What about exercise?  Is it important to lose weight?  The answer is yes. Exercise is important, but few people understand why.  It turns out an average man running a mile only burns about 100 calories.  There are 3300 calories in a pound of fat.  So to run off a pound of fat, he would have to run 33 miles!  And, that assumes he doesn’t pig out at the end of the run, which is unlikely.  If you run 2 miles or so, a more realistic situation, you've earned yourself one Ruby Tuesdays’s large crab cake (sadly as of 2014 crab cakes are not longer offered at Ruby’s and they took away the  guacamole too, very annoying) which is good but unless you limit calorie intake, exercise just cant make up for the ingested calories. This explains why people kill themselves at the gym and never lose weight.  Unless you are a farmer of days of old when they walked behind a mule all day, you can’t exercise your fat loss away; at least and hold on to your day job at the office.  The role of exercise is that it drops insulin.  In other words, when you exercise, your insulin falls; lower insulin means faster fat conversion which mean faster weight loss.  Therefore the combination of exercise, low carb, and calorie restriction is the true “fat buster.”  Not fun, but that’s the way it is.  Off subject but exercise improves everything: mood, memory, bones, immune system; you name it; exercise improves it. Does a low carb diet enhance athletic performance?  Answer: No.  Athletes need carbohydrate for quick energy, especially endurance exercises.  Also, contrary to popular opinion, you really don’t need to eat after exercise; no, your muscles will not waste away.  This has been thoroughly studied.  Now if you are a professional body builder or a professional athelete, and want to max your strength to the max, that’s one thing, but for the rest of us, we don’t need to eat after exercise.  In fact, studies show that fasting up to 3 days does not waste muscle, IF, you engage in resistence training, ie lift weights.  The body preserves the muscle you use, which makes sense because there was a time thousands of years ago when we went without food for days.  We would not have survived had our bodies burned muscle before fat.  

And one more bit of advice: Get some sleep.  People who lack sleep typically eat more in an attempt to increase their energy levels.  Also, lack of sleep is a major stressor on the body.  As the result of stress your body will crank out cortisol, the major stress hormone.  Cortisol makes your blood sugar increase. So: increased stress leads to increased cortisol which leads to increased blood sugar which increases your insulin, and which leads to weight gain.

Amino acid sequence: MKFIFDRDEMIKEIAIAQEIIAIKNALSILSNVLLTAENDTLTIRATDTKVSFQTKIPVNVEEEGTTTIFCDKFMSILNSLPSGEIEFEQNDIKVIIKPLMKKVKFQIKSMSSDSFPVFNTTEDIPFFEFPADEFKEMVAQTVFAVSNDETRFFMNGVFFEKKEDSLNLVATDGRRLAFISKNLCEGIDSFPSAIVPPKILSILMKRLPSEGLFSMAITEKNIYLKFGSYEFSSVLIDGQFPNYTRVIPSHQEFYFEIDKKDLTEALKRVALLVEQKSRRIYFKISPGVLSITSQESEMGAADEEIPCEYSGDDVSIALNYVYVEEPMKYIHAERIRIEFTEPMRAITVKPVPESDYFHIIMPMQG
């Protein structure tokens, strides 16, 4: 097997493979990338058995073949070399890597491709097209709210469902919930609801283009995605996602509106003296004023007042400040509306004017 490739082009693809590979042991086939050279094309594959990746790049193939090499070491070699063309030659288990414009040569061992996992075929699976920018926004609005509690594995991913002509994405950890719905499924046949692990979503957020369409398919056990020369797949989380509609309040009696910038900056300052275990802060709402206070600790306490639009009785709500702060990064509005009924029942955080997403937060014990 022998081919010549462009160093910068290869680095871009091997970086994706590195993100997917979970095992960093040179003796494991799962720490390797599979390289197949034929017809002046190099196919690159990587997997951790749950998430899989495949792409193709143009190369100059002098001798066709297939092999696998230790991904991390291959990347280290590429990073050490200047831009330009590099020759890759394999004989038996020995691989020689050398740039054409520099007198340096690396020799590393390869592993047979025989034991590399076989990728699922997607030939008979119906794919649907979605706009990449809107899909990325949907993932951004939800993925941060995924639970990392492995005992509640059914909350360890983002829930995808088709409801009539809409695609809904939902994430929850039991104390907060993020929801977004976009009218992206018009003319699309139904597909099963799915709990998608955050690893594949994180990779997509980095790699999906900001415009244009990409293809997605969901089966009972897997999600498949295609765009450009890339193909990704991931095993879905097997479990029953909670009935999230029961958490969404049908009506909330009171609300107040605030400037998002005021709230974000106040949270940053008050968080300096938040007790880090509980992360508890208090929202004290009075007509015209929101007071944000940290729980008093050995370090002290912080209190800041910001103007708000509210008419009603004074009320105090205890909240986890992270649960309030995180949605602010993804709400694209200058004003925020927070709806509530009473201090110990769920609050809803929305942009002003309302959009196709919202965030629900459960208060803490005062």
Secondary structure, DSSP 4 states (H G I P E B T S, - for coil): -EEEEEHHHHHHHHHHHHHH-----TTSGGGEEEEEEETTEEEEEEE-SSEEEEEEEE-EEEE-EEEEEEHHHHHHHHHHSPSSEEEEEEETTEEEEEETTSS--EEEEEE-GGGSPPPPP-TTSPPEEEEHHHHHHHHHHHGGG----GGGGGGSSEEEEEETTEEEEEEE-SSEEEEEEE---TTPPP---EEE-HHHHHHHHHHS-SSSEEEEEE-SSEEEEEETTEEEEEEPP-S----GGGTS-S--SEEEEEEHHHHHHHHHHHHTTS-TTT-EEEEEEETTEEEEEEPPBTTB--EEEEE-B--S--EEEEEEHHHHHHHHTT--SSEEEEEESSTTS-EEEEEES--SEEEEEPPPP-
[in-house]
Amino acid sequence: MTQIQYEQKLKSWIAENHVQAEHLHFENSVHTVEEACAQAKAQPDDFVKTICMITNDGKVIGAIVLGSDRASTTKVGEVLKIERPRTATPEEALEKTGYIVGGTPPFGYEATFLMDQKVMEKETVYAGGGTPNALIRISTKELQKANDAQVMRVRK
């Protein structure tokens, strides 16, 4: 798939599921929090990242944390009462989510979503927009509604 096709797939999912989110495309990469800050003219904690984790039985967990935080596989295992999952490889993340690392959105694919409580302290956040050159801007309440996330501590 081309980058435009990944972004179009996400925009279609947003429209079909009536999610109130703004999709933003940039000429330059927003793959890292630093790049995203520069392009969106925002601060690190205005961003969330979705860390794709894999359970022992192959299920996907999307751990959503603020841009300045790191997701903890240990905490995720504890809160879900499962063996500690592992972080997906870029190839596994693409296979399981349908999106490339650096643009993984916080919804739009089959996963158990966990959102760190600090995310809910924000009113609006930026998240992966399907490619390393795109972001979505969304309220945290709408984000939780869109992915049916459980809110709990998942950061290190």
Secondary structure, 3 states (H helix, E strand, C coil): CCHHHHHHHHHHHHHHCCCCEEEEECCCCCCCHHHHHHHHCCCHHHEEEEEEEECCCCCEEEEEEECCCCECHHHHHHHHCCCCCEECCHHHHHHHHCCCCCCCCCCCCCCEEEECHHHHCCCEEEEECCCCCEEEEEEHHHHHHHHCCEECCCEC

Finally, at the beginning of “my little blog,” I mentioned the 1st Law of Thermodynamics, that energy can neither be created nor destroyed.  As stated earlier, this is simply a fact.  Energy has to go somewhere; it can’t go nowhere.  Which means fat can’t melt.  I say this because I am constantly dismayed by the horrible advice given in magazines about the next miracle diet.  I was on yahoo the other day and read about how to lose cellulite.  Oh God!  It contained the usual nonsense.  “Eat whole grains … " eat so many portions of this or that.  She would have you wrap you legs in some sort of seaweed.   Then there’s the next new discovery about some magical herb that when taken and without dieting causes one to shed dozens of pounds.  Or the stuff that you sprinkle on your food and lo’ the pounds melt away! (Update March 2014: the FDA put an end to this company making false, misleading claims. Hmmm!)  Ladies and gentlemen, one must ask “Where did the fat go?”  Was it burned?  Ok, burned into what?  If 10 pounds were lost, where did the 33,000 calories go?  Or where did the fat move to?  You can’t urinate fat away; that would be quite odd.  You can’t defecate it out.   No.  It’s either burned directly (muscles can do this; brain cannot) or it’s transported to the liver where it is converted into glucose.   If it’s converted to glucose, then, oh yea, your blood sugar has to go up (because the sugar has to go somewhere), then your insulin goes up, then your fat production increases, and it ends up right back where it started from in the first place, on your thighs. You might say the muscles do it.  But if the muscles are not expending the energy by moving and performing work, then where does all that energy go?  It has to go somewhere.  Not by shedding heat like the rats; we can’t do this.  (Technically speaking, we do produce heat to maintain our body temperature via something called brown fat, but if we were to lose weight this way, we would all be running fevers, but we don’t because we can’t.)  As Margaret Thatcher once said, “Facts, facts, stubborn facts that’s the rub…”  In other words, it is what it is.  When the advertisment says "clinically proven" you should think it's a lie.  

The only way an herb or medication can work is if it causes the individual to eat less, which is possible.  That’s why research is being done on satiety, the feeling of feeling full and not needing to eat.  There are hormones which produce a feeling of feeling full and content.  Research is being done to emulate these, but until they do, you just have to do it on your own.  Diet (speed) pills work by giving the person so much energy that they eat less and are likely simply more active.  The Fen Fen drug, which was taken off the market because it killed people, did work.  It worked by taking away people’s appetite; they ate less.  There are fat blockers and then there is that fake fat that can’t be digested.  But, 1st Law remember.  Fat contains a lot of calories; what happens to it?  Answer: it is converted into methane by bacteria in the gut.  Once more, energy is conserved, in this case by converting fat into methane gas which is, well, expelled and not always in a pleasant manner.